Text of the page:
In November 2021, the Bureau of Meteorology declared that a La Niña event is underway for the 2021-2022 summer period. While the phrase ‘La Niña’ is regularly thrown around, few understand what this weather event actually means for us, and how it is likely to impact the summer ahead.
What is La Niña?
La Niña refers to a weather event that is a phase the of ENSO (El Niño-Southern Oscillation) climate cycle. ENSO refers to changes that occur to winds and sea temperatures which occur over an irregular period of time. There are three phases of ENSO; La Niña, El Niño and Neutral.
The neutral phase is defined as being in neither an El Niño or La Niña phase, and is the ‘in-between’ phase. Neutral conditions are classified as ‘normal’ conditions, and while the neutral phase does not bring the same extremes with it that the other two phases do, extreme weather conditions such as droughts and cyclones can still occur.
The El Niño phase of ENSO involves warmer than usual temperatures, reduced cloud cover and lower than average rainfall. This is due to the weakening of trade winds, which are winds that consistently blow from east to west around the equator. The onset of the tropical storm season generally starts later than usual, and the severity of such storms is generally reduced. However, droughts are more common and can be more severe during El Niño events.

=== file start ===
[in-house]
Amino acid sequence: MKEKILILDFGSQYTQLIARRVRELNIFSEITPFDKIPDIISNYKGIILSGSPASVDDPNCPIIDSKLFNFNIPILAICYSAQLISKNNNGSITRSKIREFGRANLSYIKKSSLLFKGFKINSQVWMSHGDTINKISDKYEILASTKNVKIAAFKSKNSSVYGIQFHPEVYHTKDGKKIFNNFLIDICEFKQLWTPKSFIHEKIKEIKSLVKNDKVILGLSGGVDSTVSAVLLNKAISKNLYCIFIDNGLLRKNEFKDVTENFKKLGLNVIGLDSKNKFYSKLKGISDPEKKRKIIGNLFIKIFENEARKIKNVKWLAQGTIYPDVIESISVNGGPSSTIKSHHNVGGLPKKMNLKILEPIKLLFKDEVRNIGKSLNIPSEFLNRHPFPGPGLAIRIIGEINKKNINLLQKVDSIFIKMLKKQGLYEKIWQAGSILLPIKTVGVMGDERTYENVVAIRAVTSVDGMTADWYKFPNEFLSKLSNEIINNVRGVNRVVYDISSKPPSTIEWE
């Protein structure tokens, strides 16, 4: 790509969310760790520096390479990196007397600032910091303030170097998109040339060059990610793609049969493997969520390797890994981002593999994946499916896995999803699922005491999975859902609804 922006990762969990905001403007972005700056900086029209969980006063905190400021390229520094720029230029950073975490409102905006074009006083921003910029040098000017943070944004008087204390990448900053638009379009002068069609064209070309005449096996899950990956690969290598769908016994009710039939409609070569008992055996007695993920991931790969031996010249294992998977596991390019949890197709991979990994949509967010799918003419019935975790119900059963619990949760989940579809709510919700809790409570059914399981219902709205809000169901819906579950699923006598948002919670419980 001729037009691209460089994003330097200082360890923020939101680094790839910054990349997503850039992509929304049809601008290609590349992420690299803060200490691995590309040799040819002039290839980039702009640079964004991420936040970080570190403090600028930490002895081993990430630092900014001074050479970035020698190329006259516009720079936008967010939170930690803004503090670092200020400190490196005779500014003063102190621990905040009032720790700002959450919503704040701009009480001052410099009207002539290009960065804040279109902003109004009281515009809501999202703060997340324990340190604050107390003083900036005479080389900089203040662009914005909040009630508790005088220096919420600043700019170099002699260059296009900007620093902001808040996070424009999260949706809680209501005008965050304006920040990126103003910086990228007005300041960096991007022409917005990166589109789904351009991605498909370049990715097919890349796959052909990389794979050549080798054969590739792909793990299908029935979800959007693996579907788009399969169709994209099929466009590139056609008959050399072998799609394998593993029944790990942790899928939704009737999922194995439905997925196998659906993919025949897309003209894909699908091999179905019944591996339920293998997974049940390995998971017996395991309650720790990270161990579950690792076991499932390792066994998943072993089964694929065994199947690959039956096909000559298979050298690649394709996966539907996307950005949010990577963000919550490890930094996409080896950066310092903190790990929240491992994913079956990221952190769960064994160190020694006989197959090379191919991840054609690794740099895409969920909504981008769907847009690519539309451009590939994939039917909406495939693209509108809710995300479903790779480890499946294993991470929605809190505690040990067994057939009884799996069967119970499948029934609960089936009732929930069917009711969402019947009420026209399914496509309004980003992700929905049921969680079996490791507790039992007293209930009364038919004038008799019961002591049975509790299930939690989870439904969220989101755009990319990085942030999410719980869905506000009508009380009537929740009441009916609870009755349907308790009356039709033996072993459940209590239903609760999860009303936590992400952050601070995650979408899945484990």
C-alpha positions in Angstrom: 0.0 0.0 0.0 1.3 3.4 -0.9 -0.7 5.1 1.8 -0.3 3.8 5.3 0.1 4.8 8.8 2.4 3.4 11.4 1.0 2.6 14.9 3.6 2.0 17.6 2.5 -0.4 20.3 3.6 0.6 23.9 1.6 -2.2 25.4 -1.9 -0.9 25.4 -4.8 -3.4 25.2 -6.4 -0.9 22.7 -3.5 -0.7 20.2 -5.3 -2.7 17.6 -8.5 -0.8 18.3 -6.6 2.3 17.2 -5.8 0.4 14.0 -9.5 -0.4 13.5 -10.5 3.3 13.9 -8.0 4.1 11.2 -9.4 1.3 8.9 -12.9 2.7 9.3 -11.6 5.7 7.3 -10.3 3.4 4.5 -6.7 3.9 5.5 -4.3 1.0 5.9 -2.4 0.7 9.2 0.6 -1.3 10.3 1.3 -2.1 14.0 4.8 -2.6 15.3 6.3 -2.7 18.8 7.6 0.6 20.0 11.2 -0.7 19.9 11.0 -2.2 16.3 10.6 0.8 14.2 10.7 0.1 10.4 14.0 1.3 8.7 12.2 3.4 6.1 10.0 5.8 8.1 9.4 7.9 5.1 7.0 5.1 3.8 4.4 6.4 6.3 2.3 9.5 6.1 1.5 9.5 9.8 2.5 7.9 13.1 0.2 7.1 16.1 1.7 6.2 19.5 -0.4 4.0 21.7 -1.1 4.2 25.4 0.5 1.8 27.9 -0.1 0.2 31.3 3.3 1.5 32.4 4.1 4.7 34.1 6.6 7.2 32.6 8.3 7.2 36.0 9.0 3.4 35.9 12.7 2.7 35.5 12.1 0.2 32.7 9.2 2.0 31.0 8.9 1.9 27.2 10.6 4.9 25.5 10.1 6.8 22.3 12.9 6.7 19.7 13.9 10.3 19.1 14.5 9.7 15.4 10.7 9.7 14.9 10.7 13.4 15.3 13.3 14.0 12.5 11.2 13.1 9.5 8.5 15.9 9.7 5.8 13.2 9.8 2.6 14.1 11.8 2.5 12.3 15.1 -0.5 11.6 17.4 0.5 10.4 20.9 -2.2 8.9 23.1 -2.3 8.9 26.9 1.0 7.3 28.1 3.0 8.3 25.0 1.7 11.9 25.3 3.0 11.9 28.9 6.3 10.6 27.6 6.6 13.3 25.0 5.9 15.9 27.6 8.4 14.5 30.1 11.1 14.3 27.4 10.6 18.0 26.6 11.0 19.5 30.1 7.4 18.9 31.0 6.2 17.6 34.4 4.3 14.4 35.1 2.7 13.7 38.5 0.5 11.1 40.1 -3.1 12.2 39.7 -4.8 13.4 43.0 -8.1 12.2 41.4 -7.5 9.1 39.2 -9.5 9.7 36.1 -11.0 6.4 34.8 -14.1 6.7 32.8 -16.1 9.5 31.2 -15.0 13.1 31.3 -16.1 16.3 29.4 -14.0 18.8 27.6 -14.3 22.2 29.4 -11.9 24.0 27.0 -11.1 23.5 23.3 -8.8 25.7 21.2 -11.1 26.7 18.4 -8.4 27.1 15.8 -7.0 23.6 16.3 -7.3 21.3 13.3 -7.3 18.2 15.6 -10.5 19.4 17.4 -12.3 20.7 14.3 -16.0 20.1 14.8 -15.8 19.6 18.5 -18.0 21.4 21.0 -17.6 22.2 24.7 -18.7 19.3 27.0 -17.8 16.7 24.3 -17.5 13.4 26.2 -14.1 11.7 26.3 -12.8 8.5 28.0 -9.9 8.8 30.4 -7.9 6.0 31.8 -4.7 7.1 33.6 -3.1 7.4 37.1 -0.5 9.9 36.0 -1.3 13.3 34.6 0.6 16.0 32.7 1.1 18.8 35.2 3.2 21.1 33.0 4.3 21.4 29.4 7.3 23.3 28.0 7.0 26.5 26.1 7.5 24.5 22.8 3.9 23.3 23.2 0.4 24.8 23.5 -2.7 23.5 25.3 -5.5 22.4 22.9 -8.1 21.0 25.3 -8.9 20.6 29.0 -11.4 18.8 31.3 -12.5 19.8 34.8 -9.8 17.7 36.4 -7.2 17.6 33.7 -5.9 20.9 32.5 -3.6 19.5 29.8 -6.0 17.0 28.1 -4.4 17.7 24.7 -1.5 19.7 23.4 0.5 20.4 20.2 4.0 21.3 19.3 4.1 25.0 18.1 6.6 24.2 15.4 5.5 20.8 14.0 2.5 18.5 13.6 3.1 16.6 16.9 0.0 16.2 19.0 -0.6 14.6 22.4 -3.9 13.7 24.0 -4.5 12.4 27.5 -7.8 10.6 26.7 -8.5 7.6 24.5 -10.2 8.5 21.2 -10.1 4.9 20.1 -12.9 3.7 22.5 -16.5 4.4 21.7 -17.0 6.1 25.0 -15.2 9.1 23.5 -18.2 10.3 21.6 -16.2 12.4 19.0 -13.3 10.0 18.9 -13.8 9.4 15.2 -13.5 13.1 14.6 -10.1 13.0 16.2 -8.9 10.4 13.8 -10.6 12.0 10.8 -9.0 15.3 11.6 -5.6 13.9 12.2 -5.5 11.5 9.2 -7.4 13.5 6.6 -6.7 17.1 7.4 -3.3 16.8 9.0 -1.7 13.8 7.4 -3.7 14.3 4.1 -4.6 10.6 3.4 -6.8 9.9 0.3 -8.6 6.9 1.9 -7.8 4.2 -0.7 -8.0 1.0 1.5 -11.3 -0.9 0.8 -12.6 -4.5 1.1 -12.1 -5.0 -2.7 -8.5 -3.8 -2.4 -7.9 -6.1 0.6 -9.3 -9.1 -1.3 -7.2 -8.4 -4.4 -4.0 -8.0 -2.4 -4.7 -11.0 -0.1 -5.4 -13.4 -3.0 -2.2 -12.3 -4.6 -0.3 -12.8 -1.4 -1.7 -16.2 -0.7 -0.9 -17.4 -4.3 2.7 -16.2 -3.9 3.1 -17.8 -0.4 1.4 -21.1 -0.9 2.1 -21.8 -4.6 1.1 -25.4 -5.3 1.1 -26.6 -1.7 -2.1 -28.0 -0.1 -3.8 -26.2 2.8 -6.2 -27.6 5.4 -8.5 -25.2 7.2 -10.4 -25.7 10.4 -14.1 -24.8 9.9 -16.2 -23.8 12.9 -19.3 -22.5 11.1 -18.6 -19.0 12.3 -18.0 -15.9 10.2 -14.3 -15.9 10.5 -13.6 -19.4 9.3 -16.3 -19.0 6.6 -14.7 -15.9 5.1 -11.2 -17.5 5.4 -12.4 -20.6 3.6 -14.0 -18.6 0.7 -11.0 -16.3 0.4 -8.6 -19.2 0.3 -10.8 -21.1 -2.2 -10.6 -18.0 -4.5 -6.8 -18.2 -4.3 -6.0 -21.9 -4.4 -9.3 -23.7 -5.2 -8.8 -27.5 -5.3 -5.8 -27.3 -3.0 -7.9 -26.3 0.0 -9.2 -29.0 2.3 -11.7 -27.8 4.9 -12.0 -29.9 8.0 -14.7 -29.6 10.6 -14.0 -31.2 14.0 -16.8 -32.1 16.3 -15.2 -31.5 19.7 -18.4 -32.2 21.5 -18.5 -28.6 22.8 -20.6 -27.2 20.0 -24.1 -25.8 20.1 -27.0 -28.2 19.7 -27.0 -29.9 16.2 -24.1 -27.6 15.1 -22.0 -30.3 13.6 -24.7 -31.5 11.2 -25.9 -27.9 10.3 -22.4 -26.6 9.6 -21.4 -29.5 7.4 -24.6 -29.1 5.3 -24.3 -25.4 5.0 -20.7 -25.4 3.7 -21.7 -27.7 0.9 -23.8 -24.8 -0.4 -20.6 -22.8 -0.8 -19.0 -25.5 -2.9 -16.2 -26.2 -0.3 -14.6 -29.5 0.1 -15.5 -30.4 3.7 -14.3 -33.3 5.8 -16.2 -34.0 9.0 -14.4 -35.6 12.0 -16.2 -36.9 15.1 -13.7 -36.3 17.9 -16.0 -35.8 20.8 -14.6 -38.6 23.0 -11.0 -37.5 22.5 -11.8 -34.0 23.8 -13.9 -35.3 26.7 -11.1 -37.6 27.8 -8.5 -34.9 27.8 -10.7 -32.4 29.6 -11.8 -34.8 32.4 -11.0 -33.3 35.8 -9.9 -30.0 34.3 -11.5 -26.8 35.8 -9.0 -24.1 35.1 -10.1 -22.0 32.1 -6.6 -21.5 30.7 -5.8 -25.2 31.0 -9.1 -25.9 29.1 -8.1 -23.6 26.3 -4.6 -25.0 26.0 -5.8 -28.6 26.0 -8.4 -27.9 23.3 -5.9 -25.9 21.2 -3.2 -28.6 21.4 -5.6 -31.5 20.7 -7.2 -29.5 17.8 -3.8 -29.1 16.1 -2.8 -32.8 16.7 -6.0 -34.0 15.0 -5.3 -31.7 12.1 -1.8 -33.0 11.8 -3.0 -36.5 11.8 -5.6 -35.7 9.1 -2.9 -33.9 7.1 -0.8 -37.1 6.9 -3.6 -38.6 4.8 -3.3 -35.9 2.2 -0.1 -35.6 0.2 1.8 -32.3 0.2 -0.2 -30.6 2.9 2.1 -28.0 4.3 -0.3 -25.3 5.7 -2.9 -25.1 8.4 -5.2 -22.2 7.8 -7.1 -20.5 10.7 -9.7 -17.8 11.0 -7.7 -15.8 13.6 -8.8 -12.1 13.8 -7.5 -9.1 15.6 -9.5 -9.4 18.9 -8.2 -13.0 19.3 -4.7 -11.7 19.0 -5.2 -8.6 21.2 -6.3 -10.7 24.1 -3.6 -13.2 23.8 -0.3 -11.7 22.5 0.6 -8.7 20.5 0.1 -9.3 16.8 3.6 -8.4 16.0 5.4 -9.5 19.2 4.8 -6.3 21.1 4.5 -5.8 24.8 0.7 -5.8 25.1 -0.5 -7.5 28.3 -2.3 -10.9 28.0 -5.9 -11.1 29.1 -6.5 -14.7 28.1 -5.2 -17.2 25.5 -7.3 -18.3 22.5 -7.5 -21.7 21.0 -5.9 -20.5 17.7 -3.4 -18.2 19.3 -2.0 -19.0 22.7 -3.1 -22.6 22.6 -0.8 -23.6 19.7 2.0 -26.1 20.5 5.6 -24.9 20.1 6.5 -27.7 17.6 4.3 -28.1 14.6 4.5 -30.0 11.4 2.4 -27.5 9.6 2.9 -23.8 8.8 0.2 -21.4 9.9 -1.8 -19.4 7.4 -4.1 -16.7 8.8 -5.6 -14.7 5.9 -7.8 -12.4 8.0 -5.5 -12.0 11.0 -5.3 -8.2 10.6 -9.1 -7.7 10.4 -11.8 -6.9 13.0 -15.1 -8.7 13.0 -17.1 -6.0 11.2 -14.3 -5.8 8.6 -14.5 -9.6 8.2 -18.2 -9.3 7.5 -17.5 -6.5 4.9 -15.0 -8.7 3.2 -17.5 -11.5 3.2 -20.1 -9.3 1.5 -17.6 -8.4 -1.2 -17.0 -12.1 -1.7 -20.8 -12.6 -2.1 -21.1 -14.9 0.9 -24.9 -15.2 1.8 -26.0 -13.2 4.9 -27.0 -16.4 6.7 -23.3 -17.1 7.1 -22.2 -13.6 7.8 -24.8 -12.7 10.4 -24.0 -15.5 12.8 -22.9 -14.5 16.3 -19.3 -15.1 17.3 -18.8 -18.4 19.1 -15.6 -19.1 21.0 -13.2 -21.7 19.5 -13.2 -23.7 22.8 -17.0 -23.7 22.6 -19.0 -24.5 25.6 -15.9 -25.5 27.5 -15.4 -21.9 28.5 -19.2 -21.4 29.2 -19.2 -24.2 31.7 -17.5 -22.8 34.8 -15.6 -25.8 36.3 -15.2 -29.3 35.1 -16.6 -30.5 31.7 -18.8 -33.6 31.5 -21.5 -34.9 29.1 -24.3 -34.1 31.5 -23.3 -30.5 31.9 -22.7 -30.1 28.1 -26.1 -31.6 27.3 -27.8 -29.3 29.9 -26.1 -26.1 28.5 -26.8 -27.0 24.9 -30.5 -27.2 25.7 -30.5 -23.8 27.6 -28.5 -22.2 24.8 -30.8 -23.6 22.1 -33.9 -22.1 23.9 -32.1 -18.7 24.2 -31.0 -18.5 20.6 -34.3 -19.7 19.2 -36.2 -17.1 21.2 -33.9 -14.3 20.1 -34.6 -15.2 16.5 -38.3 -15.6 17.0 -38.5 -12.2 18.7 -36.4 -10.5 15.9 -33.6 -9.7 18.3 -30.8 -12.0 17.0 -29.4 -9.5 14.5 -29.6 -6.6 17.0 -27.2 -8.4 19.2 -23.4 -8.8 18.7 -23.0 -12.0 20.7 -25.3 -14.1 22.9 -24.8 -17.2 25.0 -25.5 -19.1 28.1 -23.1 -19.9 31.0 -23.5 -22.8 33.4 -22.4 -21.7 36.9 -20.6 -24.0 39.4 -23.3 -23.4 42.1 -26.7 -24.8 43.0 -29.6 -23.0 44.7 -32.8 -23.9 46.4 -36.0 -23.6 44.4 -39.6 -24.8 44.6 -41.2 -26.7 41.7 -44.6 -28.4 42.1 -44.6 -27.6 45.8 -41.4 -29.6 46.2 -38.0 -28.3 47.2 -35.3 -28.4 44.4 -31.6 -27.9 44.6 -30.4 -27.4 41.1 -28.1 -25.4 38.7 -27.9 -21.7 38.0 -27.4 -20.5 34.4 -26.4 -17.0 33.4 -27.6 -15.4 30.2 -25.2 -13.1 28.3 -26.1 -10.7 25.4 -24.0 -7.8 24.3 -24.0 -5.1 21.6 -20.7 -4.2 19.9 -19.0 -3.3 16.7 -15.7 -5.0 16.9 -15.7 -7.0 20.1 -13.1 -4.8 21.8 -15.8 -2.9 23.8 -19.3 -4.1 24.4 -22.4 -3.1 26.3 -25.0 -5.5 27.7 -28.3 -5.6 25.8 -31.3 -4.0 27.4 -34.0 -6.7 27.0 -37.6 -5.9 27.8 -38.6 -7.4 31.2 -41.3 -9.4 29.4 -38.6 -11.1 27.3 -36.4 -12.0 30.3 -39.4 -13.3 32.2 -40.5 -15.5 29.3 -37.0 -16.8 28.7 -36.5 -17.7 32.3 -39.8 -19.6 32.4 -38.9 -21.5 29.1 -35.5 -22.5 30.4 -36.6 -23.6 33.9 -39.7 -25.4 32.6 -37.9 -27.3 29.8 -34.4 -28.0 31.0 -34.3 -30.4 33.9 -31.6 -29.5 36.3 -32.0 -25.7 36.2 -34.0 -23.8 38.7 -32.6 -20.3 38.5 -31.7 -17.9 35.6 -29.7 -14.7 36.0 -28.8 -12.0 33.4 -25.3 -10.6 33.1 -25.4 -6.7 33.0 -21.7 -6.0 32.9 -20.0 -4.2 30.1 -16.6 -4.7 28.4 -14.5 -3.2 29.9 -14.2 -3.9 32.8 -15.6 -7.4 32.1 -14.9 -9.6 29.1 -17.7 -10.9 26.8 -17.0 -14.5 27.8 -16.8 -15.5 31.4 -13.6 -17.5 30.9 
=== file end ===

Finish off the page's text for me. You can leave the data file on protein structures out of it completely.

While an El Niño event is said to be the ‘warm phase’ of ENSO, a La Niña event is generally classified as the ‘cold phase.’ La Niña events usually result in cooler tropical ocean temperatures and cooler daytime temperatures in areas below the tropics. Warm water is pushed by trade winds to the Australian side of the Pacific Ocean. An La Niña event generally causes cooler temperatures which result from increases in cloud cover and rainfall levels. This can reduce the risk of large bushfires occurring during summer, and the extra rainfall can benefit areas that have not received enough rain during the year.
What are the downsides of La Niña weather events?
La Niña events bring with them an increased risk of widespread flooding due to heavy rainfall. The occurrence of tropical storms such as cyclones and monsoons also increases during a La Niña weather event, which can lead to further flooding, structural damage and threats to community safety. While tropical areas are known to face summer storms, both the intensity and likelihood of such storms can increase to extreme levels during a La Niña, leaving these areas unprepared and more vulnerable than usual. The cyclone and monsoon seasons also tend to begin earlier in the year during a La Niña event compared to a neutral or El Niño event.
Preparing for what is ahead
While the likelihood of some natural disasters generally increases over the summer period, a La Niña weather event can lead to extreme weather beyond the ordinary. To ensure that your team and your business are effectively prepared, steps must be taken before a disaster occurs, and plans must be in place to guide your team before, during and after a crisis occurs.
Having all emergency and disaster plans updated to address the extra threats a La Niña event can pose can be highly beneficial, as well as identifying and mitigating risks prior to a natural disaster occurring. Reducing the risk of business disruptions and safety endangerment during a disaster depends on how your business acts before, during and after a crisis occurs. If your organization needs disaster management planning services, contact our knowledgeable and specialized team at Resilient Services today.
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